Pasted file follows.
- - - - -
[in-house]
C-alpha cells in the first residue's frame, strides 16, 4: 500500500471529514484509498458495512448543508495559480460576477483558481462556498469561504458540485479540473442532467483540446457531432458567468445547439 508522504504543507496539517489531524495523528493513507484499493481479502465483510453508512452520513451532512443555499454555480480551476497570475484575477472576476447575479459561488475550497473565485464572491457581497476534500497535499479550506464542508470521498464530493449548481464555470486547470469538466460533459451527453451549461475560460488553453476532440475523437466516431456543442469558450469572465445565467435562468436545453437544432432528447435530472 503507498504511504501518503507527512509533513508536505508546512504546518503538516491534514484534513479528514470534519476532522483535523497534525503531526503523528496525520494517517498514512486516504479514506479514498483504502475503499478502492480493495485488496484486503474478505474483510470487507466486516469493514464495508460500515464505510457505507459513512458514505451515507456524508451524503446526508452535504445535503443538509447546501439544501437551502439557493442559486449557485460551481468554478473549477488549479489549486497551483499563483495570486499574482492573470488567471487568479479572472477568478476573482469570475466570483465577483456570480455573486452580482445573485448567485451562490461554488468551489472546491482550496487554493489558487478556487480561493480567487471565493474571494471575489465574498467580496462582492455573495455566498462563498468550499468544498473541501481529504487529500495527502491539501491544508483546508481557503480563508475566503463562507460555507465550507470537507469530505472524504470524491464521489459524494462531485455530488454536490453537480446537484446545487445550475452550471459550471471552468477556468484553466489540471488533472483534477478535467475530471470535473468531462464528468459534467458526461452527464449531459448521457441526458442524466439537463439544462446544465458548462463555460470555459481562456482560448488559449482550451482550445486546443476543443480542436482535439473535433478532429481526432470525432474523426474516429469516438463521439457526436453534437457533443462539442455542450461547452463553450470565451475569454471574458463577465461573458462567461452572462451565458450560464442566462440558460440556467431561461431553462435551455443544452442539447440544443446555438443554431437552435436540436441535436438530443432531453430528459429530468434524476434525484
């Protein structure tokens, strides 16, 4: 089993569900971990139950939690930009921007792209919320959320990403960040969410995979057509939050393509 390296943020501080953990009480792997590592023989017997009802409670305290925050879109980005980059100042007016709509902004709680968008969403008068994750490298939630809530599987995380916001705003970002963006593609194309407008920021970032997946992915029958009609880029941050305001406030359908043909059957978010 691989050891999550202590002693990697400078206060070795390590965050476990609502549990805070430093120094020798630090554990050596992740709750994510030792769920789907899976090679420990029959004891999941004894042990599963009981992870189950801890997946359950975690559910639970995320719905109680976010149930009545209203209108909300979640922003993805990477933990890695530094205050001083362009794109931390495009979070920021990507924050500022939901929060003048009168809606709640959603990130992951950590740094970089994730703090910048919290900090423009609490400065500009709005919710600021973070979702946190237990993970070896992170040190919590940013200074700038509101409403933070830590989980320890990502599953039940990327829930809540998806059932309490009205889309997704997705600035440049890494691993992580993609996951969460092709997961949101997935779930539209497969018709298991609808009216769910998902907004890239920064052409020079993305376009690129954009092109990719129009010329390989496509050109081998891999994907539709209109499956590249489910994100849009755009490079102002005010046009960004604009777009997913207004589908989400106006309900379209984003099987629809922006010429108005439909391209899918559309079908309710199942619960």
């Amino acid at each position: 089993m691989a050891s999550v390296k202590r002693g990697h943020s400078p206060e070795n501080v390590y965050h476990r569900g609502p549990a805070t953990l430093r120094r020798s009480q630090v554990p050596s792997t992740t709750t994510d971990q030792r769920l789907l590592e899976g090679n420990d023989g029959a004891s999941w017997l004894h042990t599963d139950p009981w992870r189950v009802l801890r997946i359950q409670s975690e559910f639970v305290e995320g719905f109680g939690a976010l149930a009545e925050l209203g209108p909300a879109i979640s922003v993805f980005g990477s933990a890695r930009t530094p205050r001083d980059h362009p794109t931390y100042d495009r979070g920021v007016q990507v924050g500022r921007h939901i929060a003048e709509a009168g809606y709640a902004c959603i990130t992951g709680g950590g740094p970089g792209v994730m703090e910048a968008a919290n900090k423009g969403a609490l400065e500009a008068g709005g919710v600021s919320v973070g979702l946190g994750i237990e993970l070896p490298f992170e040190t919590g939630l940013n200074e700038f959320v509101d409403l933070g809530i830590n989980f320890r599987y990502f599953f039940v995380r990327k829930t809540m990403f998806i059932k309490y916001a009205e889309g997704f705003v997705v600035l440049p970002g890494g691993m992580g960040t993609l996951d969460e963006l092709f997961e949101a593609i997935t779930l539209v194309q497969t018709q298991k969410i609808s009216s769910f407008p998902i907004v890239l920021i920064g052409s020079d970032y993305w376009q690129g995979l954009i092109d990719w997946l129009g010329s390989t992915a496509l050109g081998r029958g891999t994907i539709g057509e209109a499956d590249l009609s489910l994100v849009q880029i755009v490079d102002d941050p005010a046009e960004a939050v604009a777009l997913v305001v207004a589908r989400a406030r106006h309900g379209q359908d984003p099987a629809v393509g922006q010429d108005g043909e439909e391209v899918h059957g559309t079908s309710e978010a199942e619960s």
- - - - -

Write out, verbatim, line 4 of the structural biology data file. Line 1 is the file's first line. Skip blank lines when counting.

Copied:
């Amino acid at each position: 089993m691989a050891s999550v390296k202590r002693g990697h943020s400078p206060e070795n501080v390590y965050h476990r569900g609502p549990a805070t953990l430093r120094r020798s009480q630090v554990p050596s792997t992740t709750t994510d971990q030792r769920l789907l590592e899976g090679n420990d023989g029959a004891s999941w017997l004894h042990t599963d139950p009981w992870r189950v009802l801890r997946i359950q409670s975690e559910f639970v305290e995320g719905f109680g939690a976010l149930a009545e925050l209203g209108p909300a879109i979640s922003v993805f980005g990477s933990a890695r930009t530094p205050r001083d980059h362009p794109t931390y100042d495009r979070g920021v007016q990507v924050g500022r921007h939901i929060a003048e709509a009168g809606y709640a902004c959603i990130t992951g709680g950590g740094p970089g792209v994730m703090e910048a968008a919290n900090k423009g969403a609490l400065e500009a008068g709005g919710v600021s919320v973070g979702l946190g994750i237990e993970l070896p490298f992170e040190t919590g939630l940013n200074e700038f959320v509101d409403l933070g809530i830590n989980f320890r599987y990502f599953f039940v995380r990327k829930t809540m990403f998806i059932k309490y916001a009205e889309g997704f705003v997705v600035l440049p970002g890494g691993m992580g960040t993609l996951d969460e963006l092709f997961e949101a593609i997935t779930l539209v194309q497969t018709q298991k969410i609808s009216s769910f407008p998902i907004v890239l920021i920064g052409s020079d970032y993305w376009q690129g995979l954009i092109d990719w997946l129009g010329s390989t992915a496509l050109g081998r029958g891999t994907i539709g057509e209109a499956d590249l009609s489910l994100v849009q880029i755009v490079d102002d941050p005010a046009e960004a939050v604009a777009l997913v305001v207004a589908r989400a406030r106006h309900g379209q359908d984003p099987a629809v393509g922006q010429d108005g043909e439909e391209v899918h059957g559309t079908s309710e978010a199942e619960s």